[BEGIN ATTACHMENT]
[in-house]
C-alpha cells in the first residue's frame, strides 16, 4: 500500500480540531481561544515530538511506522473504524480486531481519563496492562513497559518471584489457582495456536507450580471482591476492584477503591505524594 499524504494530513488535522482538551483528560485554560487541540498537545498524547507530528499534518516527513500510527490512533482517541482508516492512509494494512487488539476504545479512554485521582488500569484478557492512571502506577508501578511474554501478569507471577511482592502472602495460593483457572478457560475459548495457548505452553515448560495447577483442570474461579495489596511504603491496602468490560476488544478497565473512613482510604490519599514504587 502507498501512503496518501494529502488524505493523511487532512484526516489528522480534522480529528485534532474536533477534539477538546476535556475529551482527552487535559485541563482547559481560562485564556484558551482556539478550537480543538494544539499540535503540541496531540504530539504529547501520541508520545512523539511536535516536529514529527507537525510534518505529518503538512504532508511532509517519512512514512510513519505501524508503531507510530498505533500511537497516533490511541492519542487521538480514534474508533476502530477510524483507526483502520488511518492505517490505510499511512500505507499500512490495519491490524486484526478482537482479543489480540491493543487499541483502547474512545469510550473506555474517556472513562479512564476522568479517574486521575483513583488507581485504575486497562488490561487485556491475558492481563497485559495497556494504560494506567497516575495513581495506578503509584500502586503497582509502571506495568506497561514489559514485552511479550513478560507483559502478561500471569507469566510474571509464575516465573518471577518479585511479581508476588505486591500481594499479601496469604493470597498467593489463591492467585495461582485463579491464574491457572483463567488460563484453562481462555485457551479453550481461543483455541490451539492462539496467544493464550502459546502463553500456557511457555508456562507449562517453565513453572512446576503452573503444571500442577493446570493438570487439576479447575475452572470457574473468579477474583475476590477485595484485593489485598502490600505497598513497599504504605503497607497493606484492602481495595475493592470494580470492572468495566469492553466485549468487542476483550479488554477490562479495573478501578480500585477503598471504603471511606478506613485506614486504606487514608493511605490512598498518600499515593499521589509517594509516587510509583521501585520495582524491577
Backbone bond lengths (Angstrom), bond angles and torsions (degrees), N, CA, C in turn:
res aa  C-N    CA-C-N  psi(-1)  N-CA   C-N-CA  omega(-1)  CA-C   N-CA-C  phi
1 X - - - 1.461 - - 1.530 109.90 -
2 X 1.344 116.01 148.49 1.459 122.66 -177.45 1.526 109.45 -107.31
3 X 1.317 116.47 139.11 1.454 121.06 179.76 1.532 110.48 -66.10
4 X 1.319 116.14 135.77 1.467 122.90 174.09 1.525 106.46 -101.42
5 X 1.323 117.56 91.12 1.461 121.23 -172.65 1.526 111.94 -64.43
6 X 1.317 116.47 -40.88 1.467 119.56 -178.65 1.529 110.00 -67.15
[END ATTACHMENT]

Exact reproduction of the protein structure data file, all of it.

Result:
[in-house]
C-alpha cells in the first residue's frame, strides 16, 4: 500500500480540531481561544515530538511506522473504524480486531481519563496492562513497559518471584489457582495456536507450580471482591476492584477503591505524594 499524504494530513488535522482538551483528560485554560487541540498537545498524547507530528499534518516527513500510527490512533482517541482508516492512509494494512487488539476504545479512554485521582488500569484478557492512571502506577508501578511474554501478569507471577511482592502472602495460593483457572478457560475459548495457548505452553515448560495447577483442570474461579495489596511504603491496602468490560476488544478497565473512613482510604490519599514504587 502507498501512503496518501494529502488524505493523511487532512484526516489528522480534522480529528485534532474536533477534539477538546476535556475529551482527552487535559485541563482547559481560562485564556484558551482556539478550537480543538494544539499540535503540541496531540504530539504529547501520541508520545512523539511536535516536529514529527507537525510534518505529518503538512504532508511532509517519512512514512510513519505501524508503531507510530498505533500511537497516533490511541492519542487521538480514534474508533476502530477510524483507526483502520488511518492505517490505510499511512500505507499500512490495519491490524486484526478482537482479543489480540491493543487499541483502547474512545469510550473506555474517556472513562479512564476522568479517574486521575483513583488507581485504575486497562488490561487485556491475558492481563497485559495497556494504560494506567497516575495513581495506578503509584500502586503497582509502571506495568506497561514489559514485552511479550513478560507483559502478561500471569507469566510474571509464575516465573518471577518479585511479581508476588505486591500481594499479601496469604493470597498467593489463591492467585495461582485463579491464574491457572483463567488460563484453562481462555485457551479453550481461543483455541490451539492462539496467544493464550502459546502463553500456557511457555508456562507449562517453565513453572512446576503452573503444571500442577493446570493438570487439576479447575475452572470457574473468579477474583475476590477485595484485593489485598502490600505497598513497599504504605503497607497493606484492602481495595475493592470494580470492572468495566469492553466485549468487542476483550479488554477490562479495573478501578480500585477503598471504603471511606478506613485506614486504606487514608493511605490512598498518600499515593499521589509517594509516587510509583521501585520495582524491577
Backbone bond lengths (Angstrom), bond angles and torsions (degrees), N, CA, C in turn:
res aa  C-N    CA-C-N  psi(-1)  N-CA   C-N-CA  omega(-1)  CA-C   N-CA-C  phi
1 X - - - 1.461 - - 1.530 109.90 -
2 X 1.344 116.01 148.49 1.459 122.66 -177.45 1.526 109.45 -107.31
3 X 1.317 116.47 139.11 1.454 121.06 179.76 1.532 110.48 -66.10
4 X 1.319 116.14 135.77 1.467 122.90 174.09 1.525 106.46 -101.42
5 X 1.323 117.56 91.12 1.461 121.23 -172.65 1.526 111.94 -64.43
6 X 1.317 116.47 -40.88 1.467 119.56 -178.65 1.529 110.00 -67.15